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CF: maxi-mutations make mini-diseases.

CF: Maxi-mutations make mini-diseases

Since last year's discovery of the gene causing cystic fibrosis (cf), researchers have learned that several different mutations in this "CFTR" gene can cause the inherited respiratory disease. Now, to their surprise, they find that some of the most severe mutations cause the mildest forms of the illness.

The odd revelation, which suggests that some patients with minor CFTR mutations might be better off with a completely botched gene, provides fresh clues about CFTR's normal function. It also hints at the possibility of treating some cystic fibrosis cases by knocking out the faulty gene's activity rather than by correcting it through gene therapy.

Normal CFTR genes direct the production of a protein that helps ions cross cell membranes. Most CF patients lack three DNA subunits in the gene and make a slightly gimpy CFTR protein lacking only one amino acid. The ensuing ion-transport deficiency leads to an accumulation of mucus in the respiratory tract and repeated lung infections that leave few CF patients surviving their 30s.

In the latest work, presented this week at an American Society of Human Genetics meeting in Cincinnati, several research teams catalogued some of the less common CFTR mutations and correlated them with clinical symptoms.

Garry R. Cutting of the Johns Hopkins School of Medicine in Baltimore and his colleagues identified two CF patients with "nonsense mutations," which appear to block the synthesis of the CFTR protein. Nonsense mutations in other genes often cause severe illnesses, but the two CF patients (aged 11 and 22) remain remarkably healthy with only very mild pulmonary disease.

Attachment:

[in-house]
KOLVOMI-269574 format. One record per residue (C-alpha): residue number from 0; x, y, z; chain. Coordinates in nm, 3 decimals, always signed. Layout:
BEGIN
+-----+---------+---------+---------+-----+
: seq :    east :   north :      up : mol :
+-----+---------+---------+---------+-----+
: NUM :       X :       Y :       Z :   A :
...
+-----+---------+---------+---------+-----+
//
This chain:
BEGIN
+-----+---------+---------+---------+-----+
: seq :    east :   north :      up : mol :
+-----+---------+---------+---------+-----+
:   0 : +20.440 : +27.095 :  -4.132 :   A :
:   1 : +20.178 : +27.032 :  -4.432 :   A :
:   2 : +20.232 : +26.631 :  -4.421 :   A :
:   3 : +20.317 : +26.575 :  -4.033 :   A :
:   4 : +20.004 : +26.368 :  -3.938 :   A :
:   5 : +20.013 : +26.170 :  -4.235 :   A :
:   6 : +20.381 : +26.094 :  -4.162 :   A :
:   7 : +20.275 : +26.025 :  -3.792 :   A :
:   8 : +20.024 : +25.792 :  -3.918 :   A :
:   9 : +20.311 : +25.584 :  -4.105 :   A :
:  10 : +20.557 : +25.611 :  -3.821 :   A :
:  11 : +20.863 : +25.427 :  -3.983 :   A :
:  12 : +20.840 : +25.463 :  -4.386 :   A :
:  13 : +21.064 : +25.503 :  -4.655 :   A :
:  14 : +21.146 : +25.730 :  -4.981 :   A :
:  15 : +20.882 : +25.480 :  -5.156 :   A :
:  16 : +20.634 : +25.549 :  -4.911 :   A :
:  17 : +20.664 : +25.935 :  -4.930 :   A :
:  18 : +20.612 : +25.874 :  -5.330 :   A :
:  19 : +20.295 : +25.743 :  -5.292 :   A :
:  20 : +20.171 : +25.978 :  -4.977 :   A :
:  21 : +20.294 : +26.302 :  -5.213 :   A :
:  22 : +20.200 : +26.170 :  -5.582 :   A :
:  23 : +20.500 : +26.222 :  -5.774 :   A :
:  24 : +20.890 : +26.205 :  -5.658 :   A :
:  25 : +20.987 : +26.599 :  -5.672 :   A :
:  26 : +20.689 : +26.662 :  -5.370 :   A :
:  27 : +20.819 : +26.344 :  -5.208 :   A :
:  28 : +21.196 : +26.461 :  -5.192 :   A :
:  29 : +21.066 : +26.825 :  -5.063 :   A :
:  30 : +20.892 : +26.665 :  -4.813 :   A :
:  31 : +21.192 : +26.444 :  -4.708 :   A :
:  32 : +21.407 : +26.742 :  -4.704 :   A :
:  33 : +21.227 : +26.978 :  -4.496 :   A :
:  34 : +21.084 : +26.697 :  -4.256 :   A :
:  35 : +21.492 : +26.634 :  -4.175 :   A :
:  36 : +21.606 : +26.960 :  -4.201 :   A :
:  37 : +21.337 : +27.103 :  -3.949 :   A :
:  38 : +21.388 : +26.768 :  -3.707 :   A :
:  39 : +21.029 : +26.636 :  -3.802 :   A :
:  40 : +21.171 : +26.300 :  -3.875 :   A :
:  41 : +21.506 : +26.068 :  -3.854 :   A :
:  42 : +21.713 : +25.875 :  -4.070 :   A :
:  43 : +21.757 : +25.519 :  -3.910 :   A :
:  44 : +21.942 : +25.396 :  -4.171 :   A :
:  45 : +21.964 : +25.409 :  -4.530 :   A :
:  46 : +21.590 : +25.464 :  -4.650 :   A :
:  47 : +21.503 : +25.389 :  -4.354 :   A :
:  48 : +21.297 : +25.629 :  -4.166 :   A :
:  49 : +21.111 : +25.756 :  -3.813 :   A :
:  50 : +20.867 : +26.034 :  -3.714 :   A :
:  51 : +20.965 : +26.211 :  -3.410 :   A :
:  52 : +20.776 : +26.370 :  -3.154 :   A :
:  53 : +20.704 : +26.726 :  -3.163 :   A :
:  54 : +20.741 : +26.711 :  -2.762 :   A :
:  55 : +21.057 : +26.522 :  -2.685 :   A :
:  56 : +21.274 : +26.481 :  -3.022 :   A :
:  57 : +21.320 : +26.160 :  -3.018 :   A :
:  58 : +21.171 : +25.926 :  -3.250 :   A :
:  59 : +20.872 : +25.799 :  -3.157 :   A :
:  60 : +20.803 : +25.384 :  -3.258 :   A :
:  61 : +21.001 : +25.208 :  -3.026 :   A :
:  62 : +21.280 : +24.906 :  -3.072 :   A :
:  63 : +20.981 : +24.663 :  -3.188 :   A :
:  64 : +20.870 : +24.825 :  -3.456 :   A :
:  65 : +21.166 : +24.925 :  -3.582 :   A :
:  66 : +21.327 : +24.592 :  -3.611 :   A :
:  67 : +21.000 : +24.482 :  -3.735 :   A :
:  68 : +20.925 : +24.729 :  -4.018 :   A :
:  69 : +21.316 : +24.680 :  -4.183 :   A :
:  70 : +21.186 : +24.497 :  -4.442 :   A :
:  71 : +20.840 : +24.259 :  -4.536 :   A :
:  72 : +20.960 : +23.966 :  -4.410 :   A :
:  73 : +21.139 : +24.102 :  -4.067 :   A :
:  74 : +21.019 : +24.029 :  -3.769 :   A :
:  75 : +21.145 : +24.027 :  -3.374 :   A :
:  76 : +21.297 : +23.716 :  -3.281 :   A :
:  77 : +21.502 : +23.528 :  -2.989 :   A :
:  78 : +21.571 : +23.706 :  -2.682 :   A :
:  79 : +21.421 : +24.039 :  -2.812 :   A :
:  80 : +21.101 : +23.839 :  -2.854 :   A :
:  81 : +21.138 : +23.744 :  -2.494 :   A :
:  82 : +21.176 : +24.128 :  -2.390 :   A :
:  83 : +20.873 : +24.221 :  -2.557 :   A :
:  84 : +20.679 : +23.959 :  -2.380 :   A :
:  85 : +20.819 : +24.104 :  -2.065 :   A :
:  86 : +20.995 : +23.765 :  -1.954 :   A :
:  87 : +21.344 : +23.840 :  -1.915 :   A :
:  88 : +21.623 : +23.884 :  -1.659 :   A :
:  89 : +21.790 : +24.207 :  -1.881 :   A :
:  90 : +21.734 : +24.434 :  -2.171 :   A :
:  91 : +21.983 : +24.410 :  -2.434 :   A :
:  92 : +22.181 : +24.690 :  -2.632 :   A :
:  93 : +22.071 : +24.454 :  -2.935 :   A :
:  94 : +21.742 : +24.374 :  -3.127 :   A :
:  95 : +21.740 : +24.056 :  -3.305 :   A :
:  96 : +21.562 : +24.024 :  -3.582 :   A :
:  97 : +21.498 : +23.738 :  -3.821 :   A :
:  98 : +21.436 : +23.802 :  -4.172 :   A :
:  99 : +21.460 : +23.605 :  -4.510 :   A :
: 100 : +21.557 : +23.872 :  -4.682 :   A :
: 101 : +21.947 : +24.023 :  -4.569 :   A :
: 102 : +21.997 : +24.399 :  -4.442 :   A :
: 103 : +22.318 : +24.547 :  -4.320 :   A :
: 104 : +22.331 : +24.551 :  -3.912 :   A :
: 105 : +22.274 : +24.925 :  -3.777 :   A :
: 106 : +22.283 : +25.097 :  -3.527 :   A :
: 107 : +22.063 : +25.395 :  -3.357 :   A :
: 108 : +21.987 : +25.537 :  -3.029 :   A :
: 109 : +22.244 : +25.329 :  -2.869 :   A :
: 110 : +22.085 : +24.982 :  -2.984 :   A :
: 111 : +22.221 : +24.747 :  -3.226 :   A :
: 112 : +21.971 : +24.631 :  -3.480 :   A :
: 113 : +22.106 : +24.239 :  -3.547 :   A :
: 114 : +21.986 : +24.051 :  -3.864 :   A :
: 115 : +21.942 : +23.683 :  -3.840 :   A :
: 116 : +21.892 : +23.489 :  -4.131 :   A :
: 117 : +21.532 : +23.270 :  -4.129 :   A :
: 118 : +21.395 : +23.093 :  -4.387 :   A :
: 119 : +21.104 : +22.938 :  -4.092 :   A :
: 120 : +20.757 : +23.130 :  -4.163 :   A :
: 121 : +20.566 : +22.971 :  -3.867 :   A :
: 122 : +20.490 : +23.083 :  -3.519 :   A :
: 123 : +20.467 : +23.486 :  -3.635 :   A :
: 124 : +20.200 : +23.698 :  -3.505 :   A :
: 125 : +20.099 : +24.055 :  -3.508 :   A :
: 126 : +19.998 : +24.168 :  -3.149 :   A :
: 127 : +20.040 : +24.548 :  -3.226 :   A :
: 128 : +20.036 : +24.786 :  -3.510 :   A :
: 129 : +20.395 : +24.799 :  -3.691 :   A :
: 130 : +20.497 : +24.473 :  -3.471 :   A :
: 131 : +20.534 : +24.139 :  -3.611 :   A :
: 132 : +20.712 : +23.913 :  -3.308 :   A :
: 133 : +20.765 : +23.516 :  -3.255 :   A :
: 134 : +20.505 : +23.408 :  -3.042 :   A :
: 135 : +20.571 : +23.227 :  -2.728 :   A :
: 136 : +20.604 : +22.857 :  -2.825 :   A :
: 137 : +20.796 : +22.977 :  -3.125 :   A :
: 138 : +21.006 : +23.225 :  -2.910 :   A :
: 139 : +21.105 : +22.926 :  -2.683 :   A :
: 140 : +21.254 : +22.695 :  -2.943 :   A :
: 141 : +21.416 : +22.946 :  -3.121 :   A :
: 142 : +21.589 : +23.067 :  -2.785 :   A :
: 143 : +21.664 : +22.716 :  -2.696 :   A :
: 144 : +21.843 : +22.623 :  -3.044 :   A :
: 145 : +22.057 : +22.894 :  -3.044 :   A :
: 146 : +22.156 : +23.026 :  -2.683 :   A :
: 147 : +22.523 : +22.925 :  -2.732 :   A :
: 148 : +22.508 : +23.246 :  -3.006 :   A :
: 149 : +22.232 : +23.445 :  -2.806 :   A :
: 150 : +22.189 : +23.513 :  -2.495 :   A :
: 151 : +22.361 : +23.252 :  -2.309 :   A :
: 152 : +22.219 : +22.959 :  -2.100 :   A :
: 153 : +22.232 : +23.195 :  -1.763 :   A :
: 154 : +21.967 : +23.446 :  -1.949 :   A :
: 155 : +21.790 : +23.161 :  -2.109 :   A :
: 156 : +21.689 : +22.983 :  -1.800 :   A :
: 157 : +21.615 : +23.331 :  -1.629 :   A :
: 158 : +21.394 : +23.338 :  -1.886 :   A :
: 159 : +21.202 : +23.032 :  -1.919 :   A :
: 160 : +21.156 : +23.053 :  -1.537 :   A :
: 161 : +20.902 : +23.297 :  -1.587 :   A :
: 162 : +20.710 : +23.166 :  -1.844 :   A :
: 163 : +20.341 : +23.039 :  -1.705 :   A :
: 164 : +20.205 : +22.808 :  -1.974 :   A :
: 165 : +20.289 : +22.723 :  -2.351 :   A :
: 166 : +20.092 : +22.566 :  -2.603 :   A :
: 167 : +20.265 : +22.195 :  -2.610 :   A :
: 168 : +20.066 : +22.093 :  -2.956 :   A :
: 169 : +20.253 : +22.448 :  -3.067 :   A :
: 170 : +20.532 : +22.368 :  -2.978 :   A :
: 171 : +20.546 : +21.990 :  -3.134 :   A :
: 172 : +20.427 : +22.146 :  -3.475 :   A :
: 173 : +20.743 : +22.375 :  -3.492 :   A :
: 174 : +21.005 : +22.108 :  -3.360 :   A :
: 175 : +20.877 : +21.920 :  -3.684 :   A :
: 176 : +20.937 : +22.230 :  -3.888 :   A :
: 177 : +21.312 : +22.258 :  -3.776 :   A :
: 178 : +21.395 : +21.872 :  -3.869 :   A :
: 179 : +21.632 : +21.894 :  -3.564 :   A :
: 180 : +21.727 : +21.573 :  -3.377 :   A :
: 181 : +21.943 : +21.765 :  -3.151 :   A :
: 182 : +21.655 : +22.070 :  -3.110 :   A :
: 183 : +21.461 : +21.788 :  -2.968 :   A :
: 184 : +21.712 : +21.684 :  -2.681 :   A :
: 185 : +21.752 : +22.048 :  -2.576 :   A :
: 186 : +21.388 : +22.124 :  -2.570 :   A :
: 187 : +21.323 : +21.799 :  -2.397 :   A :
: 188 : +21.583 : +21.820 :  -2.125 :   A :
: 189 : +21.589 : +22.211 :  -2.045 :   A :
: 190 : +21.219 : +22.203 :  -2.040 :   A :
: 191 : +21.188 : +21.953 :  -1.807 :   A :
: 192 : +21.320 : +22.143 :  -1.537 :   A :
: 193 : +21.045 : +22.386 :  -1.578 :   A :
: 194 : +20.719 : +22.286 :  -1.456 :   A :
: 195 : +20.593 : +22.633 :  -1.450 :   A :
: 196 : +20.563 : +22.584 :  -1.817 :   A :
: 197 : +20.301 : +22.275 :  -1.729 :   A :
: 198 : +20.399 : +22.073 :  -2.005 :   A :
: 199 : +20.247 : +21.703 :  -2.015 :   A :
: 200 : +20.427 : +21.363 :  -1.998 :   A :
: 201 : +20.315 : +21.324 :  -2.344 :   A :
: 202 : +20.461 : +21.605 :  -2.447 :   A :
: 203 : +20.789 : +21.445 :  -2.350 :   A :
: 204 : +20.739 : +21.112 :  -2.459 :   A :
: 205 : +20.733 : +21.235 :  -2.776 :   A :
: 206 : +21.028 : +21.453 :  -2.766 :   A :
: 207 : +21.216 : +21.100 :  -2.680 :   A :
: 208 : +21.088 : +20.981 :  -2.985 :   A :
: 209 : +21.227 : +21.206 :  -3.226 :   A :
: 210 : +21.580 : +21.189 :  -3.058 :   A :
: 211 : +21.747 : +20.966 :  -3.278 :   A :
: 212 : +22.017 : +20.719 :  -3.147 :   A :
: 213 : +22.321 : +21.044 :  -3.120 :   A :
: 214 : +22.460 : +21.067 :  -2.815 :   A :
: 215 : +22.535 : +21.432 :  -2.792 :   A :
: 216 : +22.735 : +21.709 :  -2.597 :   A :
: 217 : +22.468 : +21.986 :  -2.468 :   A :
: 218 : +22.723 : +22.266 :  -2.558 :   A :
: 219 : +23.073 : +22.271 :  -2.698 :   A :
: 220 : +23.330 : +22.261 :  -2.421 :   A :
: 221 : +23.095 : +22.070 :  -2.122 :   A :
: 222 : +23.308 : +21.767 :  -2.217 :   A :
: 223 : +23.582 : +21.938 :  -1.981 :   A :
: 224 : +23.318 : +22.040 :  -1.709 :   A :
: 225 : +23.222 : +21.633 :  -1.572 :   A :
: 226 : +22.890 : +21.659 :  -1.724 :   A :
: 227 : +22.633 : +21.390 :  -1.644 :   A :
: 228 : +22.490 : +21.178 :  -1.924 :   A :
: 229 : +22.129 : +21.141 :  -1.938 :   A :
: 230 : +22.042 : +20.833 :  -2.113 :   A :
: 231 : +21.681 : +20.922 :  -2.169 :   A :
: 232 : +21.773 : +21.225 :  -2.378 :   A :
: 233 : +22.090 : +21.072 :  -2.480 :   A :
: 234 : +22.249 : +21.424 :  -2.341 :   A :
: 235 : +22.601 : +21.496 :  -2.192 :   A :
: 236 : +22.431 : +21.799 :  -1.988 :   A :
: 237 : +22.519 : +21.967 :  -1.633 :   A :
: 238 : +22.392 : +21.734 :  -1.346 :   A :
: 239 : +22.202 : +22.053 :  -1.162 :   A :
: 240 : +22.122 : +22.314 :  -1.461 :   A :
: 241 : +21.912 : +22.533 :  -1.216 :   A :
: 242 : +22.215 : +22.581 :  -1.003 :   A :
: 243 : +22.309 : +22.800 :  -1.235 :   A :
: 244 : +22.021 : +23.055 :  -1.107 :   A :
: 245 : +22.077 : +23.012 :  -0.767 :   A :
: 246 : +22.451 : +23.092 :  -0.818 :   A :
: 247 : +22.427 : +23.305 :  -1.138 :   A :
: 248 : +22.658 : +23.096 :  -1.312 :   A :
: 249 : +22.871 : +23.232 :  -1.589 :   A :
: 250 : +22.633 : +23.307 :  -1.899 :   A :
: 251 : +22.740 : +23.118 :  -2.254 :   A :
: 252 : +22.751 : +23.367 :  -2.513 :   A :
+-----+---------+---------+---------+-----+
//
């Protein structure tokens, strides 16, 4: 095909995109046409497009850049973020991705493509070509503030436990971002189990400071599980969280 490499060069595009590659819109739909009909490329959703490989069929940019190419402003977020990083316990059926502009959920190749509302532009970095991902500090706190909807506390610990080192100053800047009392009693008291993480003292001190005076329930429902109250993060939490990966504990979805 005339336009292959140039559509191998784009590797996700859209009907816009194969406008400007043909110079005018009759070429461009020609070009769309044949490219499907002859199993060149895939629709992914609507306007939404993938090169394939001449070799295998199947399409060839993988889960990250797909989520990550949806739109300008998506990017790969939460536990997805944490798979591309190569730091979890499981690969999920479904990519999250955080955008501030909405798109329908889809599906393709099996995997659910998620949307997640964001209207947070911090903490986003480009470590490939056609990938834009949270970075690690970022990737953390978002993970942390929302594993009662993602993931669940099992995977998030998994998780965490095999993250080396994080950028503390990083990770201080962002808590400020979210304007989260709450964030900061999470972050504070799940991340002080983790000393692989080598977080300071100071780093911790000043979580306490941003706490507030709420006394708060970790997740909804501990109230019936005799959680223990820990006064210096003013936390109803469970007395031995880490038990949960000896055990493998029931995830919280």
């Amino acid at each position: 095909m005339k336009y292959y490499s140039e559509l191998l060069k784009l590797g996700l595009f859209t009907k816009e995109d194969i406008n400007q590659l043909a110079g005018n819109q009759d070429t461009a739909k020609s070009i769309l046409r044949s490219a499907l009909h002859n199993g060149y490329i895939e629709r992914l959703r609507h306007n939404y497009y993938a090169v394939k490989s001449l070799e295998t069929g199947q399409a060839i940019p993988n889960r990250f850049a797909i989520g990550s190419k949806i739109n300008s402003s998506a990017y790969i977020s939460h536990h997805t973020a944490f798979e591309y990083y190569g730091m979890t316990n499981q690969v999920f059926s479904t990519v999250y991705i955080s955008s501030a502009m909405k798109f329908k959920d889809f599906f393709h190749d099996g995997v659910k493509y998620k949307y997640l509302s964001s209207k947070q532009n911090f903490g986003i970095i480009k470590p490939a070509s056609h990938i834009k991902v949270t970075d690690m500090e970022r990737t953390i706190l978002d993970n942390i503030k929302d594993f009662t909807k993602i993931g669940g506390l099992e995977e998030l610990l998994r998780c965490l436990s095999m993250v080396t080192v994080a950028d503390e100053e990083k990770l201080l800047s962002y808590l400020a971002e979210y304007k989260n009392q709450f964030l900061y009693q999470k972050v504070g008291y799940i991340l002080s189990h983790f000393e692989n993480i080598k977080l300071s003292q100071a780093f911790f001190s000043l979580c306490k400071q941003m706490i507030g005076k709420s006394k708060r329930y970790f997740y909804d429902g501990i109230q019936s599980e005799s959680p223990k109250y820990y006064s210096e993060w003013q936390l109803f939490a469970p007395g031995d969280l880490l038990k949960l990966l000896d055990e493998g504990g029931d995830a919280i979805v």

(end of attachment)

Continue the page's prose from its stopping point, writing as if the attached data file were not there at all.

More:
In a separate study, Edward Highsmith Jr. and his co-workers at the University of North Carolina School of Medicine in Chapel Hill looked at three other CF patients with similarly severe mutations. These three cases "are extremely mild," says highsmith, who notes that two of the patients weren't even diagnosed with CF until they were in their 50s and 60s. He adds that Belgian researchers recently reported comparable findings in patients with radical CFTR mutations.

The unexpected correlations may indicate that the CFTR protein normally functions by intertwining with a group of other proteins, say Cutting, Highsmith and others. They suggest that the complex may work reasonably well when the CFTR protein is either missing or so deformed that it fails to interact with the other proteins, whereas a mild mutation that only slightly distorts the protein's shape may completely disrupt the ensemble's activity.

If this theory holds true, says Cutting, CF symptoms might best be reduced by simply "knocking out" the faulty gene or its protein product -- at least until gene therapy becomes practical. Highsmith adds that "it's easier to design a drug that inhibits a protein than it is to design a drug that tweaks a faulty protein back to normal." Both researchers say the novel approach of "finishing off" an already hobbled gene must await experimental proof of its value.

Michael Dean, a molecular biologist at the Nati onal Cancer Institute's research and development center in Frederick, Md., cautions that other genetic factors, as well as environmental variables, probably influence CF severity. At the Cincinnati meeting, he reported evidence that some severe CFTR mutations do cause severe disease.
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Title Annotation:cystic fibrosis
Author:Weiss, Rick
Publication:Science News
Date:Oct 20, 1990
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